The follow-up panel discussion seems like content padding. I do not get a lot of value from, nor do I understand the ultimate purpose of that discussion. After all, isn’t the point of the interviews with successful people is to learn about those successful people, and not what four people in a barn (however, amazing) think about those successful people?
I also found the premise of the podcast to be a little too “Tim Ferris”, without actually being Tim Ferris. For example, Tim Ferris “deconstructs world-class performers”, while Joe “interviews experts to find out the secret to success”. Tim Ferris digs “deep to find the tools, tactics and tricks that listeners can use”, while Joe gives you “the ultimate blueprint and action steps to assimilating these powerful conversations into your own life”.
One thing Tim Ferris does well is to maintain neutrality and create an atmosphere of openness (to different world views) in his interviews. While Joe claims to want to uncover the secret to success, his all-or-nothing approach comes out so strong, that I have to cringe sometimes. [Check out the interview with Allen Lim – you can almost hear pain in Joe’s voice, as he finds it unfathomable that someone could eat a croissant, AND know a lot about nutrition.]
You know when someone asks you a question, and you get an impression that they are looking for a very specific answer? As in – they already made up their mind about what that answer should be, and they will do their best to drag that answer out of you? That’s the impression I get, listening to Joe interviewing various folks on the podcast.
The typical script goes like this:
Joe: So, what you are saying is ______ [insert an absolutist black-and-white statement here].
The scientist politely: Umm… not quite.
…tries to explain.
crickets… Next question.
Want to solve the obesity epidemic?
Have everyone up at the break of dawn, arranged in ranks and doing burpees.
Never give up. Never surrender. Ra-ra-ra.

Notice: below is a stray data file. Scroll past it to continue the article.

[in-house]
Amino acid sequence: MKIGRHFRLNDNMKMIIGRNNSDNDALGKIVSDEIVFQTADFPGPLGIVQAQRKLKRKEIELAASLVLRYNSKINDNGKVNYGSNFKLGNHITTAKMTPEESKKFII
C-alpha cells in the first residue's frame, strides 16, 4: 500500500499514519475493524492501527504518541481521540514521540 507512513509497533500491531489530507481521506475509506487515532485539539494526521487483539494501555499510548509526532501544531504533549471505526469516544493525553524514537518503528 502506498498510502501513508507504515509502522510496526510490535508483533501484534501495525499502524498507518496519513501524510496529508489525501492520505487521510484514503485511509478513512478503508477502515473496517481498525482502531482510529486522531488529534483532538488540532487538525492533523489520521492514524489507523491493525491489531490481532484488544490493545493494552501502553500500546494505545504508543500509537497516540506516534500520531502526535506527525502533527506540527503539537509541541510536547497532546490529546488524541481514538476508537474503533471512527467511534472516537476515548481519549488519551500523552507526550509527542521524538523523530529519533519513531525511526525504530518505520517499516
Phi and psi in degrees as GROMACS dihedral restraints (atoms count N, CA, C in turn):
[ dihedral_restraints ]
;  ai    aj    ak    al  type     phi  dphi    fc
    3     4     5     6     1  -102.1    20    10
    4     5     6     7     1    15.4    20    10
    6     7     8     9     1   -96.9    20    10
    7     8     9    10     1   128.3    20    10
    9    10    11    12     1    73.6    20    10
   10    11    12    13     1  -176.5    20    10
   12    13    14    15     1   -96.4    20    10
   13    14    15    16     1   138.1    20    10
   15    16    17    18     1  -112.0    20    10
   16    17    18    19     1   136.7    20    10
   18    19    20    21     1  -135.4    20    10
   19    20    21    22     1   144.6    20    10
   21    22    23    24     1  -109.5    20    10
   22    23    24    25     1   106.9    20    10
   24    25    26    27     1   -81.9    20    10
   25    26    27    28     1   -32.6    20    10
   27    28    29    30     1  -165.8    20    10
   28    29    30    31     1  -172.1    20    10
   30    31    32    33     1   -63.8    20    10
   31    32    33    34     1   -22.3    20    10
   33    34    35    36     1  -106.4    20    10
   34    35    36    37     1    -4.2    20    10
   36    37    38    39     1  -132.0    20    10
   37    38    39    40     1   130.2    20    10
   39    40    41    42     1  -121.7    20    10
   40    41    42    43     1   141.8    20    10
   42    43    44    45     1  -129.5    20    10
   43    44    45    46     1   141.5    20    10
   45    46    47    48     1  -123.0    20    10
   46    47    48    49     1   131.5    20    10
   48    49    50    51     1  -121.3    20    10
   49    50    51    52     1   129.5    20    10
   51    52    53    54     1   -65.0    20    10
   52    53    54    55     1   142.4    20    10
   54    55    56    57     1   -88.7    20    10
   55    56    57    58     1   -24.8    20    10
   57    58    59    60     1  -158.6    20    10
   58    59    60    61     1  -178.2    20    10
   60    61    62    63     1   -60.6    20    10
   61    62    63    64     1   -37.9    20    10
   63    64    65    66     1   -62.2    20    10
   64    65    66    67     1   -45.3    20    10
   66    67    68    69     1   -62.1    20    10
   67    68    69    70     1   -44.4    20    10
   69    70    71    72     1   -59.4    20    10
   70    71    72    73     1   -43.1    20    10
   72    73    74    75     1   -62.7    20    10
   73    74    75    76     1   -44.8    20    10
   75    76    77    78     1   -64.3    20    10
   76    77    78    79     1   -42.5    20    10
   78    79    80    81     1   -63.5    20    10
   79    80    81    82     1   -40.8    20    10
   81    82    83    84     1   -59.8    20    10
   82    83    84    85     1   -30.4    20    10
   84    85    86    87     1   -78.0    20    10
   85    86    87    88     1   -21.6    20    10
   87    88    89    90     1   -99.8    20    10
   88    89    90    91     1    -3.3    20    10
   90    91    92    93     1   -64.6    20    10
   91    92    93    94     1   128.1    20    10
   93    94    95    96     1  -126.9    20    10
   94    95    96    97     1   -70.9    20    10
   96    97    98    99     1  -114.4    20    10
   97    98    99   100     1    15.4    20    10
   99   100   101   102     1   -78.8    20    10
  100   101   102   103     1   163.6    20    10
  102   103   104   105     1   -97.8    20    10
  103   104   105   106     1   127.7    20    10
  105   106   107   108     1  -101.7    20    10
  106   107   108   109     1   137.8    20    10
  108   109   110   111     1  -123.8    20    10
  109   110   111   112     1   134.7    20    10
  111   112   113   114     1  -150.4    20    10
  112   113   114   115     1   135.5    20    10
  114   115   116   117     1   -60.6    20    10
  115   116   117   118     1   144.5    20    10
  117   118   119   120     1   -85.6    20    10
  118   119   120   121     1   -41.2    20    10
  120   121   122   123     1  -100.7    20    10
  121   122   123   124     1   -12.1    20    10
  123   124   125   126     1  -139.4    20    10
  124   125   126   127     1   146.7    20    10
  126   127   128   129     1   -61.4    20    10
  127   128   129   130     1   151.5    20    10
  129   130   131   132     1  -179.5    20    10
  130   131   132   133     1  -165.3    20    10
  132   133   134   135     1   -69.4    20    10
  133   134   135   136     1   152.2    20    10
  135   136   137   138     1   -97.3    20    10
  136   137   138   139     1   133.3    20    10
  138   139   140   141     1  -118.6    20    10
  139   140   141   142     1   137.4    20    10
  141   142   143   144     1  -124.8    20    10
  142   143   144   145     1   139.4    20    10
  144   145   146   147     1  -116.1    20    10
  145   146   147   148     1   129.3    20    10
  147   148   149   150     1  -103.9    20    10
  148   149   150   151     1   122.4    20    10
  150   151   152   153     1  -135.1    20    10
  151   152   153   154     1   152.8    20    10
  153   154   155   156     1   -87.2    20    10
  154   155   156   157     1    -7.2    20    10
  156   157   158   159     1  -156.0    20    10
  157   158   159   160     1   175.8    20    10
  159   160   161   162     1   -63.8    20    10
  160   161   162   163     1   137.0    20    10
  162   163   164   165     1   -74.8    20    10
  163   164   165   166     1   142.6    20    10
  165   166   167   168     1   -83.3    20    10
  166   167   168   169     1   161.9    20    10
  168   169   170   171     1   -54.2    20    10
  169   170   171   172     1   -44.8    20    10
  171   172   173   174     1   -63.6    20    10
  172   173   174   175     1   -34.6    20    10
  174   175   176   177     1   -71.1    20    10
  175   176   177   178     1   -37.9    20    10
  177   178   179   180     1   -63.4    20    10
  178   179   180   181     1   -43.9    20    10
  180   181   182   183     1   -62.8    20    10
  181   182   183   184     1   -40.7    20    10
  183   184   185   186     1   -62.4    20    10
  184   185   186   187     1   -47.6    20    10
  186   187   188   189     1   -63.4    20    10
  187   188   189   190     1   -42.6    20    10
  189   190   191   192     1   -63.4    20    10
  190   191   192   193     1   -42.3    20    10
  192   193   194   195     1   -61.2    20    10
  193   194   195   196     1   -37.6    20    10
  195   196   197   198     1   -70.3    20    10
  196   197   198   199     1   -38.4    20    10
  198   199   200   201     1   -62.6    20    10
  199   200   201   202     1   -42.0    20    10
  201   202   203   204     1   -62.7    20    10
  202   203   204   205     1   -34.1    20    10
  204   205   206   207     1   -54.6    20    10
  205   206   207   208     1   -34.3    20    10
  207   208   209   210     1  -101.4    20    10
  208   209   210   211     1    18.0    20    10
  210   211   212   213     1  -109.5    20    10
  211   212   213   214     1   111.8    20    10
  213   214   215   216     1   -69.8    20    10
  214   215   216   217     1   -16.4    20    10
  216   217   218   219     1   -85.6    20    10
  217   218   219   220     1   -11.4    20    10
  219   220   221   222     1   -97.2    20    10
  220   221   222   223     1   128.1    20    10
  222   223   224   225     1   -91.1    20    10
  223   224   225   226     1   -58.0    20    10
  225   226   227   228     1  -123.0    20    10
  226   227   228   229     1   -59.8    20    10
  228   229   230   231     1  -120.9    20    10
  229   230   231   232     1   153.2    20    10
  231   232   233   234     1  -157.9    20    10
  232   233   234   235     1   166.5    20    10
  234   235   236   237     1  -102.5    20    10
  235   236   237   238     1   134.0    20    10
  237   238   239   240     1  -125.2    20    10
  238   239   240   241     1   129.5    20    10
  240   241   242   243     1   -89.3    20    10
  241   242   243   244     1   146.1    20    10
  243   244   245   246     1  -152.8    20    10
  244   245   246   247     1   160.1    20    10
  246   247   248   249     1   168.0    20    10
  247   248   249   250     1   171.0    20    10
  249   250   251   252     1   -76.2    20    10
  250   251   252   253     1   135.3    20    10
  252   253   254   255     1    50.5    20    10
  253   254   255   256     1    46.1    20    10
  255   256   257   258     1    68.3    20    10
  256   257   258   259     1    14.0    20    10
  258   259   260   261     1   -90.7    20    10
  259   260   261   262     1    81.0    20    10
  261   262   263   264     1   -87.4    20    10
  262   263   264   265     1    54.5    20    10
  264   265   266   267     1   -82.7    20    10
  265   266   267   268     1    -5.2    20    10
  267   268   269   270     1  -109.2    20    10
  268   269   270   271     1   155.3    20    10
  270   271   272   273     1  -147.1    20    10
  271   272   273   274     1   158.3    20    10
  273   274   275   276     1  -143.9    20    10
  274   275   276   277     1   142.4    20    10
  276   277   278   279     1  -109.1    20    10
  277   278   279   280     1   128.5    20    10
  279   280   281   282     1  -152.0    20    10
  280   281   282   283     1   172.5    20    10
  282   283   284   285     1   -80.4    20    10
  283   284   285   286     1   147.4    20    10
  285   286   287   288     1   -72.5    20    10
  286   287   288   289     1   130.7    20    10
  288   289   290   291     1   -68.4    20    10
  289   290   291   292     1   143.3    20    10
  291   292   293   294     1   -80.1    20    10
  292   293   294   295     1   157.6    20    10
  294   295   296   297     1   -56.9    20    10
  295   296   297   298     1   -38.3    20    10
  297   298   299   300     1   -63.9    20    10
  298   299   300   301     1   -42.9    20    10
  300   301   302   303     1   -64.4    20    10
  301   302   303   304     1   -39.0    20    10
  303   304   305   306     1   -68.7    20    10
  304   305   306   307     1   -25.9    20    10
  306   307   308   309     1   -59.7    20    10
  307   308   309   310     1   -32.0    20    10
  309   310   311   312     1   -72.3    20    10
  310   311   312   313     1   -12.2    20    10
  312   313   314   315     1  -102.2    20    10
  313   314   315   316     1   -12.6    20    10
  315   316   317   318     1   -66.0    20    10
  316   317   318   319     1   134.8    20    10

No sugar. No alcohol. Militant regime. Curfew.
A bit simplistic, don’t you think? Not to mention… scary!
The general vibe of the interviews often smacks of elitism. Historically, beliefs of “we are a special breed of people” variety are delusional at best, and dangerous at worst. [Insert historical reference here]. The sentiments along the lines of: “People like us are rare”, “99.9% of the population is not like us”, “It’s all about grit, and grit is extremely rare” are common, yet…
… this is where I think Joe is wrong.
Resilience is not that rare. Grit is not that rare. People who summit Everest are rare. I’ve met two. Yet I’ve met LOTS and LOTS of resilient people.
You see, resilience looks different in different people. So if you take a myopic view, you’ll miss it. Not all resilience includes burpees. Or Everest.
Joe De Sena set out to find out “the secret of success” in 500 podcast episodes. I am looking forward to hearing more stories of incredible individuals, as well as observing how Joe’s interviewing style evolves and improves. As for “the secret of success”, I’ll go out on a limb and predict the conclusion that Joe will arrive at once 500 episodes are completed:
“It’s all about grit. STFU. Get up at 4am, do burpees.”
This is the conclusion he arrived at long time ago, as that’s what has worked for him, and he is not interested in changing his mind. It is a tad ironic that someone who claims to never back away from a challenge, would be so challenge-averse, when it comes to changing worldviews.
Spartan Up is a decent podcast, and if it gets loyal Spartan Race fans listening to podcasts (this one and others) that’s awesome. If you want to get a taste for something a bit more sophisticated, check out Tim Ferriss’ Podcast and Krista Tippett’s On Being.
YOUR TURN: Do you love Spartan Up? Hate it? Why? Why not? What other podcasts do you listen to?